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a question about typedef syntax

P: n/a
Hello,

I think the syntax of typedef is

typedef existing-type new-type

However, I've seen a statement

typedef string stringarray[42];
>From the programs that use stringarray, I can deduce it represents the
type string[42]. If so, why is it not defined as

typedef string[42] stringarray?

Thanks,
Jess

Jun 10 '07 #1
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5 Replies


P: n/a
Jess wrote:
Hello,

I think the syntax of typedef is

typedef existing-type new-type

However, I've seen a statement

typedef string stringarray[42];
>>From the programs that use stringarray, I can deduce it represents the
type string[42]. If so, why is it not defined as

typedef string[42] stringarray?

Thanks,
Jess
The syntax for typedef is the same as the syntax for declaring
variables, but the name of the new type (new-type in your example) is
substituted for the variable name.

Szabolcs
Jun 10 '07 #2

P: n/a
On 2007-06-10, Jess <wd***@hotmail.comwrote:
Hello,

I think the syntax of typedef is

typedef existing-type new-type
Not quite, the typedef syntax is (informally) if "X;" would be a valid
declaration of a variable A, then "typedef X;" defines A as a synonym
for the type that A would have had in the corresponding variable
declaration. This reduces to your form when "existing-type" is
something simple like "int".
However, I've seen a statement

typedef string stringarray[42];
>>From the programs that use stringarray, I can deduce it represents the
type string[42]. If so, why is it not defined as

typedef string[42] stringarray?
To declare A as an array of 42 string you write:
string A[42];
and not
string[42] A;

so the corresponding typedef would be:
typedef string stringarray[42];
Jun 10 '07 #3

P: n/a
On Jun 11, 12:25 am, Szabolcs <szhor...@gmail.comwrote:
The syntax for typedef is the same as the syntax for declaring
variables, but the name of the new type (new-type in your example)
is substituted for the variable name.
And the keyword 'typedef' is added as a qualifier would be.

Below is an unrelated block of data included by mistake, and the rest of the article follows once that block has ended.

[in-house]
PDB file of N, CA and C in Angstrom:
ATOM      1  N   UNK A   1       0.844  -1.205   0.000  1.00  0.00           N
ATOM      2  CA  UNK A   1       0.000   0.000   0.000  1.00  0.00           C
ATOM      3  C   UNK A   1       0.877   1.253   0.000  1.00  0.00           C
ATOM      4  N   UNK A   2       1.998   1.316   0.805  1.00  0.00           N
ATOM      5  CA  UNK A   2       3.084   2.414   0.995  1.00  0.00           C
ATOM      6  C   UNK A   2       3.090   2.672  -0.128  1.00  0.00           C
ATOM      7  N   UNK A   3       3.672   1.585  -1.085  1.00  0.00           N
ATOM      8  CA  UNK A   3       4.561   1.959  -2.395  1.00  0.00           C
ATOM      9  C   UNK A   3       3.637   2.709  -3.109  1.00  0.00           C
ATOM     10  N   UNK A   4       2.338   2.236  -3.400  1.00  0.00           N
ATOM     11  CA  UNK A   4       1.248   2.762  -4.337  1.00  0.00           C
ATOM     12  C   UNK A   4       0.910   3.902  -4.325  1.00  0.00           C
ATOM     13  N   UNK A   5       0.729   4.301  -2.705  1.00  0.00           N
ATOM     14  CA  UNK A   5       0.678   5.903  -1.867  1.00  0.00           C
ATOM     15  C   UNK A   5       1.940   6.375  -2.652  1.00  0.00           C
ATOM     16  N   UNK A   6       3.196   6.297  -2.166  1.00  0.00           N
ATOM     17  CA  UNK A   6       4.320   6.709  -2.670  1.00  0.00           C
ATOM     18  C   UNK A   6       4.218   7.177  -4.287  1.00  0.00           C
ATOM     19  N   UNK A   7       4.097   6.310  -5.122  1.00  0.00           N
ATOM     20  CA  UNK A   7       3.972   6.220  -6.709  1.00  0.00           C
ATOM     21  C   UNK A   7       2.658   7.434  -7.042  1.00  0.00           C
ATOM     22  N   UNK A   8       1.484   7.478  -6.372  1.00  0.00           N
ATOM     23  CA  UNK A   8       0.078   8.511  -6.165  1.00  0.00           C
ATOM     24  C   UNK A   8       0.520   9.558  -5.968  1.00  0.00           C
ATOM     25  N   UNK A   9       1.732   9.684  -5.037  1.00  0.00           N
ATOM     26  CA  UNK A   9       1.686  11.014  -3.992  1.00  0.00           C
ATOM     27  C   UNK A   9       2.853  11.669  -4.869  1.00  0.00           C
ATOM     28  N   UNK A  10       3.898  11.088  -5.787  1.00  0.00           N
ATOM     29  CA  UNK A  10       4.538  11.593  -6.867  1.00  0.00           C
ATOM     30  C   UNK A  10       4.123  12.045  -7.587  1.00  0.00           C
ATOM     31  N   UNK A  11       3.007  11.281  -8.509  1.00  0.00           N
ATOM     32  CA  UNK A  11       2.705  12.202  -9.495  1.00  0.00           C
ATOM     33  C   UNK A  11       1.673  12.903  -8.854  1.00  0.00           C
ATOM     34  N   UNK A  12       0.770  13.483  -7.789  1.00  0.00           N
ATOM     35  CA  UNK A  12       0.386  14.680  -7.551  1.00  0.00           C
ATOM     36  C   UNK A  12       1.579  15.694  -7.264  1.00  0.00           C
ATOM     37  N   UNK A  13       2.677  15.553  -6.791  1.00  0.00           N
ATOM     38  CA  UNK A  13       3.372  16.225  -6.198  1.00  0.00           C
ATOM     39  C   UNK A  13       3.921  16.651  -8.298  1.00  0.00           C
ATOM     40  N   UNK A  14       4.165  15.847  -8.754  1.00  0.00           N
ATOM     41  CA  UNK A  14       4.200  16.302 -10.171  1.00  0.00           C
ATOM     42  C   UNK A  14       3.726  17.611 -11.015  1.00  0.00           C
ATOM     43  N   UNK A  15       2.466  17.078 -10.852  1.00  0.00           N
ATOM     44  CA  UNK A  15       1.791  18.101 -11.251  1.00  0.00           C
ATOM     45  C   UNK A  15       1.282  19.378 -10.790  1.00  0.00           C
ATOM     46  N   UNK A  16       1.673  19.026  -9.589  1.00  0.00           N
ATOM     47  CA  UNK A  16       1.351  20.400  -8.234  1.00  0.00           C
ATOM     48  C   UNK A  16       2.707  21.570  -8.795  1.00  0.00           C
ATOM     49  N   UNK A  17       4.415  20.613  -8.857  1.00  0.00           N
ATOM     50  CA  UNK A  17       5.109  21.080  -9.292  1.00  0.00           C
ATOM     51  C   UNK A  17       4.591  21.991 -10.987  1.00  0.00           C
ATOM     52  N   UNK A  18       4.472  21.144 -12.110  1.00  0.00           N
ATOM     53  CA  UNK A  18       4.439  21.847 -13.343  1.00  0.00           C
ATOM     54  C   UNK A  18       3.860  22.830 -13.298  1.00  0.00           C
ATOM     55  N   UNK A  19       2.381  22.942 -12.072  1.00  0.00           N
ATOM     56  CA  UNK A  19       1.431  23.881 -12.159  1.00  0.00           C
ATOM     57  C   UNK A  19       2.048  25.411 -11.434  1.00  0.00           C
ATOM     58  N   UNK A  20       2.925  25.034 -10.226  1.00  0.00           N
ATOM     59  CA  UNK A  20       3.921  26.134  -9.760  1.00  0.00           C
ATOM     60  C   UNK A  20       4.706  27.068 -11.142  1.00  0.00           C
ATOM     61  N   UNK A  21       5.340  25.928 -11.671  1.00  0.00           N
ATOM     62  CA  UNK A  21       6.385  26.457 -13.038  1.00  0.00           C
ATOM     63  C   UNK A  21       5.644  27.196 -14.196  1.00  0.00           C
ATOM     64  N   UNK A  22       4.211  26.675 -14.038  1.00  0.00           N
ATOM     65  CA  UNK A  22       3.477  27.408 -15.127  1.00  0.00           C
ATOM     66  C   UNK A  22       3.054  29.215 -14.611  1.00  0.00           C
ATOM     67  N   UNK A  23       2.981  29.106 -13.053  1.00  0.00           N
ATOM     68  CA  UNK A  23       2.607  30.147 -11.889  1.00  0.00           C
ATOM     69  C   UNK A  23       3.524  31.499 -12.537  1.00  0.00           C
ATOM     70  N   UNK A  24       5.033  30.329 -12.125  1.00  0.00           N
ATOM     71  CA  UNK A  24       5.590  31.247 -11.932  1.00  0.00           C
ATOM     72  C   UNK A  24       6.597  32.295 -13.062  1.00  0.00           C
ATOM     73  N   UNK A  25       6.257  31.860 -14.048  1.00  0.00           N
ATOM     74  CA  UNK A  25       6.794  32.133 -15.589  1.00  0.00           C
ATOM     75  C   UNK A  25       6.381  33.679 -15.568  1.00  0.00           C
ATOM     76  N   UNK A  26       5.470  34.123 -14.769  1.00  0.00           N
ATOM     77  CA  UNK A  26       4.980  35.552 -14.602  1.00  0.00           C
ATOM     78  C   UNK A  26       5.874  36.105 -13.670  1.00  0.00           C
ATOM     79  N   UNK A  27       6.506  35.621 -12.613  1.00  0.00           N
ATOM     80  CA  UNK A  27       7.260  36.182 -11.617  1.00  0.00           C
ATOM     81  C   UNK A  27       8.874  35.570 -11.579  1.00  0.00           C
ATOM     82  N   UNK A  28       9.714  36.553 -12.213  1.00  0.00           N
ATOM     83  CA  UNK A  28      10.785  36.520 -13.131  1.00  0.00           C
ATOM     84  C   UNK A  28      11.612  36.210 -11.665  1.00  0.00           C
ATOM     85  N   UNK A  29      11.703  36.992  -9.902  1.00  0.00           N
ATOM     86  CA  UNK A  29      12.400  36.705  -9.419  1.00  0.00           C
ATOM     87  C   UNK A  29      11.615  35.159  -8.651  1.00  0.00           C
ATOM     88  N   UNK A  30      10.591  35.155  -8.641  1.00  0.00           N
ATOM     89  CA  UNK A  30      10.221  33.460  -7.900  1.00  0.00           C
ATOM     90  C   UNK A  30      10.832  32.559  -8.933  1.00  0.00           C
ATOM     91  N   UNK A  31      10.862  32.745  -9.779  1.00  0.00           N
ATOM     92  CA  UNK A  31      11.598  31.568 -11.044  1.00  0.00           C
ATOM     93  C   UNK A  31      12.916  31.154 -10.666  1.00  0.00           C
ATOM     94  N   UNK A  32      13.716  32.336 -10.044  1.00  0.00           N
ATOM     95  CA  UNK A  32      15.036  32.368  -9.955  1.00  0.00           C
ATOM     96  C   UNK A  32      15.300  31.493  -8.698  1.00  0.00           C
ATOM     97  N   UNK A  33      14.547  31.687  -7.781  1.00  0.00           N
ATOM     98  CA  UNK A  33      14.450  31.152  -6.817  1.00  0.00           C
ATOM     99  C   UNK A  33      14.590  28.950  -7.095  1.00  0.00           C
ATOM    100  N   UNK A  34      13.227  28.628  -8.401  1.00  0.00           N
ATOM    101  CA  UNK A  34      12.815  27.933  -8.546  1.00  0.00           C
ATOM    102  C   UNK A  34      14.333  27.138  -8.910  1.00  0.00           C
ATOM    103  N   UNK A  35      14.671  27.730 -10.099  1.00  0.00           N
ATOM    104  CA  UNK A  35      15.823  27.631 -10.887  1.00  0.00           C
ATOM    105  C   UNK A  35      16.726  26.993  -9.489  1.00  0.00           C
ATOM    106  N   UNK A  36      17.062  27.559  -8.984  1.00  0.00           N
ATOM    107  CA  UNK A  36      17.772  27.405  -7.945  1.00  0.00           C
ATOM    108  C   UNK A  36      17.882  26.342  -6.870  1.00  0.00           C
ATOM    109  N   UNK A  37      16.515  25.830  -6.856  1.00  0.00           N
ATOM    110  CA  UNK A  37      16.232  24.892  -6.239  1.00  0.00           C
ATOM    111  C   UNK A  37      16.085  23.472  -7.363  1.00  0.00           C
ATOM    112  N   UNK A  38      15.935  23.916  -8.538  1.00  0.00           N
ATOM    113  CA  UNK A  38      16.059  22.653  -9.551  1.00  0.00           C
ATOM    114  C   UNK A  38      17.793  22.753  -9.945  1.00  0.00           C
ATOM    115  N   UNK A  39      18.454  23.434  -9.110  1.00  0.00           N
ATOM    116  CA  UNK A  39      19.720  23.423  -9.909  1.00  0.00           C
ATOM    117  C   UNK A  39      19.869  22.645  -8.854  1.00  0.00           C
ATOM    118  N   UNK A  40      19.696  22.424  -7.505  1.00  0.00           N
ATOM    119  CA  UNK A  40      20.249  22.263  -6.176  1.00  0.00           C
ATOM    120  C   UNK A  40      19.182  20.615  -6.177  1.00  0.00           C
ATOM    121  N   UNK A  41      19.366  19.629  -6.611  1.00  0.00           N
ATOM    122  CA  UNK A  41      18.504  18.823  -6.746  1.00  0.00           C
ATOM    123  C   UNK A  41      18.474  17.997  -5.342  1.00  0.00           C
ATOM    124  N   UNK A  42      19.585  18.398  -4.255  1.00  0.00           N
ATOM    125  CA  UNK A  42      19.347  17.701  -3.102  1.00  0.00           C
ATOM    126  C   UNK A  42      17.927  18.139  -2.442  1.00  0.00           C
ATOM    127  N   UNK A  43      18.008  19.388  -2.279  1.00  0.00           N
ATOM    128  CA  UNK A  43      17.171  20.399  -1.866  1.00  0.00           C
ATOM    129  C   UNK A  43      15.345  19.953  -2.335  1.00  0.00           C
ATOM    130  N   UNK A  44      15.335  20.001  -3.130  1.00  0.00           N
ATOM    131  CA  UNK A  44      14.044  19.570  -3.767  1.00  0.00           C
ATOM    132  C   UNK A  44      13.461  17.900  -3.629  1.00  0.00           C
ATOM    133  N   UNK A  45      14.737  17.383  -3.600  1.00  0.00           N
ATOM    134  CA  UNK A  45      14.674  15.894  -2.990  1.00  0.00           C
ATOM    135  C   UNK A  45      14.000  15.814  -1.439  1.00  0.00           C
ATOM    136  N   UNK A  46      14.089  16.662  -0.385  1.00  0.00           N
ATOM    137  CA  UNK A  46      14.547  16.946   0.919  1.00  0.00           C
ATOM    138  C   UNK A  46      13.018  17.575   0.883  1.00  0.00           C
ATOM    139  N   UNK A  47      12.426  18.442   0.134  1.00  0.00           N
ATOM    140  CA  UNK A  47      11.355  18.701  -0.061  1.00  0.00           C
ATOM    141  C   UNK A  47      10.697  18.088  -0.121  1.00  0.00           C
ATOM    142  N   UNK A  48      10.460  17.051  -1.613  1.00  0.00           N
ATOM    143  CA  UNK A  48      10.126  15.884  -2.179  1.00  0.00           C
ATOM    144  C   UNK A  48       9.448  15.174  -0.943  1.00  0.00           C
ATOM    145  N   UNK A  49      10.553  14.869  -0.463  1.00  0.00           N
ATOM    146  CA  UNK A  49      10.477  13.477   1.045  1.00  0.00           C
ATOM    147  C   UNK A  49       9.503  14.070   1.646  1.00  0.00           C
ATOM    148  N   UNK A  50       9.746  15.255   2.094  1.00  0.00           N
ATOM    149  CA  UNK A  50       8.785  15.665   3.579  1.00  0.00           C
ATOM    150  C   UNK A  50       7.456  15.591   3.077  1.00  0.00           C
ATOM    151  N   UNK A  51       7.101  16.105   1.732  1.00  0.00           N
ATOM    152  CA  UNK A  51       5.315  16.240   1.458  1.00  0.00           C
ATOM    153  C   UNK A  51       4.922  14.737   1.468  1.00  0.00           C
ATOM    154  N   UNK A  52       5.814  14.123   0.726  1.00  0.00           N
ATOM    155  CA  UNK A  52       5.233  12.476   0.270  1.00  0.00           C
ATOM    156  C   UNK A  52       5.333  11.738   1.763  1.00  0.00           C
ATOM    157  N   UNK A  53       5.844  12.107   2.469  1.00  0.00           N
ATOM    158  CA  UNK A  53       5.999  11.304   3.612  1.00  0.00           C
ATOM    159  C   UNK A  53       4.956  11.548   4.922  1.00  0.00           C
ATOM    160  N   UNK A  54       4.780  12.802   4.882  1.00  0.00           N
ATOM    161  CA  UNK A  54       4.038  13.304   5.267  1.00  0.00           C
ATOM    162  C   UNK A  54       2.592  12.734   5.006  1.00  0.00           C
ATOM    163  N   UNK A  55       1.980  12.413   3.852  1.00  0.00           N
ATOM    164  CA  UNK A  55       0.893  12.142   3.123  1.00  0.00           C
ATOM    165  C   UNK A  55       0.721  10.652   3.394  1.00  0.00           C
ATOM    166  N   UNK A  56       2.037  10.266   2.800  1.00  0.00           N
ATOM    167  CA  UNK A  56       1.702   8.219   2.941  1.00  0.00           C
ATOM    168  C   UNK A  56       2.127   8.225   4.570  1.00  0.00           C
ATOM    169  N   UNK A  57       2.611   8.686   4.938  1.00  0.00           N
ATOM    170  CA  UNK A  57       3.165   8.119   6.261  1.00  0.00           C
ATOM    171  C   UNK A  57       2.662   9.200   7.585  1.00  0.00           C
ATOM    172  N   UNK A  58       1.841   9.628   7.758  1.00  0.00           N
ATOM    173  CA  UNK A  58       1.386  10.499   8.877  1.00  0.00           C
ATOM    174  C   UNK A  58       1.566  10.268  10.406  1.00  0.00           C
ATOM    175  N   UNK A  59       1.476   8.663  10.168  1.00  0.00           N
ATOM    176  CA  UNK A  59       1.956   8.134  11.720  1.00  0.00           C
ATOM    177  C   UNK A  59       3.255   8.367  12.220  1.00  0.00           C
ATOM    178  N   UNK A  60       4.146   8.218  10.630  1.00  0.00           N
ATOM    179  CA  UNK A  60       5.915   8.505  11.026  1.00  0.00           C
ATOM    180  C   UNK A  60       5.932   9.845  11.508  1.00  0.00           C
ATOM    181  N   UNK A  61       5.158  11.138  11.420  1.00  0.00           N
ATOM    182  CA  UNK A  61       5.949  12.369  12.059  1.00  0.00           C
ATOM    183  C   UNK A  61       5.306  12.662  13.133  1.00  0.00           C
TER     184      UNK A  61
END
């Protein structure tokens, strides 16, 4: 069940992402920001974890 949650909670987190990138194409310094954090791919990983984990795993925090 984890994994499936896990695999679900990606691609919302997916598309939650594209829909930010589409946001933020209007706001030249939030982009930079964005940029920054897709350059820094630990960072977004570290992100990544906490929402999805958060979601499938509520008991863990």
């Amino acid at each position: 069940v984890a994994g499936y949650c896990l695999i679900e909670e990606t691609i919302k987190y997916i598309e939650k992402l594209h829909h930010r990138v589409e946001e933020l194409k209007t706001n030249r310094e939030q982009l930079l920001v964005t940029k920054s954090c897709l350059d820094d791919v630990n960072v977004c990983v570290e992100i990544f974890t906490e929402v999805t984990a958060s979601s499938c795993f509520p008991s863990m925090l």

Jun 10 '07 #4

P: n/a
On Jun 11, 12:28 am, Old Wolf <oldw...@inspire.net.nzwrote:
On Jun 11, 12:25 am, Szabolcs <szhor...@gmail.comwrote:
The syntax for typedef is the same as the syntax for declaring
variables, but the name of the new type (new-type in your example)
is substituted for the variable name.
And the keyword 'typedef' is added as a qualifier would be.
As a storage class would be. Although order is irrelevant
according to the standard, and things like:
int typedef *ptr ;
and
const int* ptr ;
are technically legal, good programming practice always puts the
typedef first, and the best current practice tends to put the
const after the int, i.e.:
typedef int* ptr ;
and
int const* ptr ;

For historical reasons, actual practice concerning the placement
of constvaries a lot. On the other hand, the C standard says
"The placement of a storage-class specifier other than at the
beginning of the declaration specifiers in a declaration is an
obsolescent feature", and C considers typedef a storage-class
specifier. (I have no idea whether there is any intention to
ever adopt this rule in C++. But for as long as I can remember,
by convention, the various non-type specifiers (register,
static, extern, mutable, auto, inline, virtual, explicit,
typedef, and friend) have always come before any type specifier.
It's a convention that shouldn't be ignored.

--
James Kanze (GABI Software) email:ja*********@gmail.com
Conseils en informatique orientée objet/
Beratung in objektorientierter Datenverarbeitung
9 place Sémard, 78210 St.-Cyr-l'École, France, +33 (0)1 30 23 00 34

Jun 11 '07 #5

P: n/a

James Kanze <ja*********@gmail.comwrote in message ...
const int* ptr ;
Then a newbie gets the idea to make the pointer const:

const int const* ptr:

Ouch!
int const* ptr;
Once you force your habits to that:

int const * const ptr:

Aahhhh.

<G>

--
Bob R
POVrookie
Jun 11 '07 #6

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